Budget 2017

Below are the most pertinent posts announced by the Chancellor in his Budget speech yesterday:-

Dividend Allowance

From April 2016, HMRC introduced a tax-free dividend allowance of £ 5000 to compensate for the increased tax charge on dividends.

This allowance is now being reduced to £ 2,000 from April 2018. For a basic rate taxpayer, this would mean additional tax of £ 225; for a higher rate taxpayer, there would be additional tax of £ 975.

Those who are able to control the timing of their dividends should ensure that the full £ 5000 dividend allowance is utilised for 2016/17 and 2017/18.

National Insurance for the Self-Employed – UPDATED 15th March 2017

Self-employed persons currently pay 9% of their taxable profits as Class 4 National Insurance (on profits above £ 8060).

This rate drops to 2% on profits over £ 43,000.

In his original Budget announcement, The Chancellor announced the 9% rate increases to 10%, and then a further increase to 11% from 6 April 2019.

This increase has since been ‘scrapped’ as announced on 15th March 2017

Making Tax Digital (“MTD”)

HMRC are in the process of making businesses file their accounts online every three months (rather than just once a year).

In yesterday’s Budget, it was announced some delay to this being implemented:-

– unincorporated businesses (sole traders/partnerships/landlords) with annual turnover of more than £ 85,000 will need to comply with ‘MTD’ from April 2018.

– unincorporated businesses (sole traders/partnerships/landlords) with annual turnover of less than £ 85,000 will need to comply with ‘MTD’ from April 2019.

– unincorporated businesses (sole traders/partnerships/landlords) with annual turnover of less than £ 10,000 will not need to comply with ‘MTD’.

– incorporated businesses (limited companies) will need to comply with ‘MTD’ from April 2020.

Limited Companies working in the Public Sector

Individuals who currently work for a public sector body via their own company or other intermediary, are potentially within IR35 if, ignoring the intermediary they would be workers of the public sector body. Under existing rules the income tax/NICs risk remains with the intermediary who is responsible for deciding whether IR35 applies.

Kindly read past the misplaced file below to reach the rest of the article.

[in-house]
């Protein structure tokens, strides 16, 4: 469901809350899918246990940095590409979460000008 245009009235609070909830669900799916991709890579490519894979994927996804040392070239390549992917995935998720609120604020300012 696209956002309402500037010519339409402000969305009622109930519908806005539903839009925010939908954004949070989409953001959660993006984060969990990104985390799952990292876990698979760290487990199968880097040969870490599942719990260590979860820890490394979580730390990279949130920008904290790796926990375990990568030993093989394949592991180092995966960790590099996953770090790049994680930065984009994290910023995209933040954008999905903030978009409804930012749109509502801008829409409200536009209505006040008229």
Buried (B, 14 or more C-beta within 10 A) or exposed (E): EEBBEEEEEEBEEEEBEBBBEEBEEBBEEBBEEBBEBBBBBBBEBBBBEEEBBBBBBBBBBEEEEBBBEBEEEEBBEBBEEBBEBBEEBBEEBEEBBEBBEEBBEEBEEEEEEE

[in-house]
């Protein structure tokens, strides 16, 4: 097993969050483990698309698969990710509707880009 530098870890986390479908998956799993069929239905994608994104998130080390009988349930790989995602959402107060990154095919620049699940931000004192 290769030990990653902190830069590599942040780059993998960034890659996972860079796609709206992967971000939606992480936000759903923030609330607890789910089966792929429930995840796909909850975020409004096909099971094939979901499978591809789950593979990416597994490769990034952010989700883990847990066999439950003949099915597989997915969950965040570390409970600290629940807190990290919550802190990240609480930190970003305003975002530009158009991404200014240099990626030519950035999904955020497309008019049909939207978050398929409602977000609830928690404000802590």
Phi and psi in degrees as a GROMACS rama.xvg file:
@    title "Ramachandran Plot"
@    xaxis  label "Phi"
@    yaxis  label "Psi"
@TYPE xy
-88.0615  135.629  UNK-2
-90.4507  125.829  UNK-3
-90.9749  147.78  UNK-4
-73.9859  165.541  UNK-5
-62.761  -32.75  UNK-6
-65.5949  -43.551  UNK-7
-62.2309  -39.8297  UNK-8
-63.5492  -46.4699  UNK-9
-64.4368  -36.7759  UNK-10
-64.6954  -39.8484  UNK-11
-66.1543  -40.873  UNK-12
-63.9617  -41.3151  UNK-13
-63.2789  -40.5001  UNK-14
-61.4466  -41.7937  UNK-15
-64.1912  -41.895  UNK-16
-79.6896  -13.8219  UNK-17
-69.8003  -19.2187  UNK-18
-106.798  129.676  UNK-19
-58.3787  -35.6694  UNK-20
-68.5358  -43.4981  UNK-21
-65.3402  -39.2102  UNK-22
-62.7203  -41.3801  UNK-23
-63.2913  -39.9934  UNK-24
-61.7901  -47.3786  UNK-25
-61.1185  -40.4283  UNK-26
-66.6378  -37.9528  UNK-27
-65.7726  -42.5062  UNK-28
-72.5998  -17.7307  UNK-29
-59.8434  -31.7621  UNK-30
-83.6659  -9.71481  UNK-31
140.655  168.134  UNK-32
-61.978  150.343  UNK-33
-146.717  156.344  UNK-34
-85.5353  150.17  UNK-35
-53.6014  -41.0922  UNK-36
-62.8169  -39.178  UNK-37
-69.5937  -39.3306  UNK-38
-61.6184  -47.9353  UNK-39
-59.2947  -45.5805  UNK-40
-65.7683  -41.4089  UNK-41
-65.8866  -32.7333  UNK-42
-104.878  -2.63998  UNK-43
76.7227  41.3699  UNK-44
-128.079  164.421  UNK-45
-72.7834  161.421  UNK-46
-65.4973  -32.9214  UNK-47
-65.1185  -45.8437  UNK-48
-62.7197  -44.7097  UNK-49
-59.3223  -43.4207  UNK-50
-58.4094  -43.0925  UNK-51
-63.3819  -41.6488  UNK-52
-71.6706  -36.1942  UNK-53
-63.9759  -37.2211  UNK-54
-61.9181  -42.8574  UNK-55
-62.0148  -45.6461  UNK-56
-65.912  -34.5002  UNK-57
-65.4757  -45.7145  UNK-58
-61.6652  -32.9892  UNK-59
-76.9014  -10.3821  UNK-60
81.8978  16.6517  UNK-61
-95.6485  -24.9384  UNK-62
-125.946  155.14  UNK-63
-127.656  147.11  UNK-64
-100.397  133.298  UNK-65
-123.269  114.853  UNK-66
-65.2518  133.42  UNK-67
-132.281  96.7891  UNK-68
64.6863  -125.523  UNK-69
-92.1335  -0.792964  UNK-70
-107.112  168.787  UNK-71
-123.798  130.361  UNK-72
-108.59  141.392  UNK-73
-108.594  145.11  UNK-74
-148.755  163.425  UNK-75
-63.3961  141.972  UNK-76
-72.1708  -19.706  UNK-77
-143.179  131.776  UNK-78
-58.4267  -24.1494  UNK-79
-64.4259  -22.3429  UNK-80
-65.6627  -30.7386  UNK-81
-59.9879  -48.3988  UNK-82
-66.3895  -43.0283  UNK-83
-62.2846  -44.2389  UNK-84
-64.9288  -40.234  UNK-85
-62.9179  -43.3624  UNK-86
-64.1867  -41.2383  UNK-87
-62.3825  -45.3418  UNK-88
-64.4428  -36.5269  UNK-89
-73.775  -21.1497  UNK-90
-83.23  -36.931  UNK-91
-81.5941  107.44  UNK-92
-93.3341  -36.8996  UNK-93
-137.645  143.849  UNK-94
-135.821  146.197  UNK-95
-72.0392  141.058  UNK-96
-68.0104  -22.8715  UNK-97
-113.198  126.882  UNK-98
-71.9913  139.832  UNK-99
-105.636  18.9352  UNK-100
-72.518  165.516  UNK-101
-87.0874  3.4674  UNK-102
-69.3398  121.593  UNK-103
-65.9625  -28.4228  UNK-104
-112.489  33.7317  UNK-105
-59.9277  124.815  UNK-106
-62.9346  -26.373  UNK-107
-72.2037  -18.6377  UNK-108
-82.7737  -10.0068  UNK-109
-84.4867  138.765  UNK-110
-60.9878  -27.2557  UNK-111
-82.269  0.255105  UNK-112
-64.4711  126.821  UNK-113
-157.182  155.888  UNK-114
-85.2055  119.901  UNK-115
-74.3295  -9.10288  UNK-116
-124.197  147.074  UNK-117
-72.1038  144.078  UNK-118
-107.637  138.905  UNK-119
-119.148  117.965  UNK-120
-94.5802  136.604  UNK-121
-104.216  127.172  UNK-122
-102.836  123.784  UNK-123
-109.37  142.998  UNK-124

As previously announced, with effect for contracts entered into or payments made, on or after 6 April 2017, the responsibility for deciding whether IR35 applies is transferred to the public sector engaging entity.

The specific changes are as follows:

  • the public sector engager or agency is treated as an employer for the purposes of taxes and Class 1 NICs;
  • the amount paid to the worker’s intermediary for the worker’s services is deemed to be a payment of employment income, or of earnings for Class 1 NICs for that worker;
  • the public sector engager or the agency is liable for secondary Class 1 NICs and must deduct tax and NICs from the payments they make to the intermediary in respect of the services of the worker;
  • the public sector is defined using the definitions in the Freedom of Information Act 2000 and the Freedom of Information (Scotland) Acts;

the person deemed to be the employer for tax purposes is obliged to remit payments to HMRC and to send HMRC information about the payments using Real Time Information.

Contractors working within the public sector should be reviewing their contractual and working arrangements to gauge whether they are potentially caught within these new rules.

Other Points

Personal Allowance rises to £ 11,500 from 6 April 2017.

The taxable turnover threshold, which determines whether a person must be registered for VAT, will be increased from £83,000 to £85,000 – this is effective from 1 April 2017.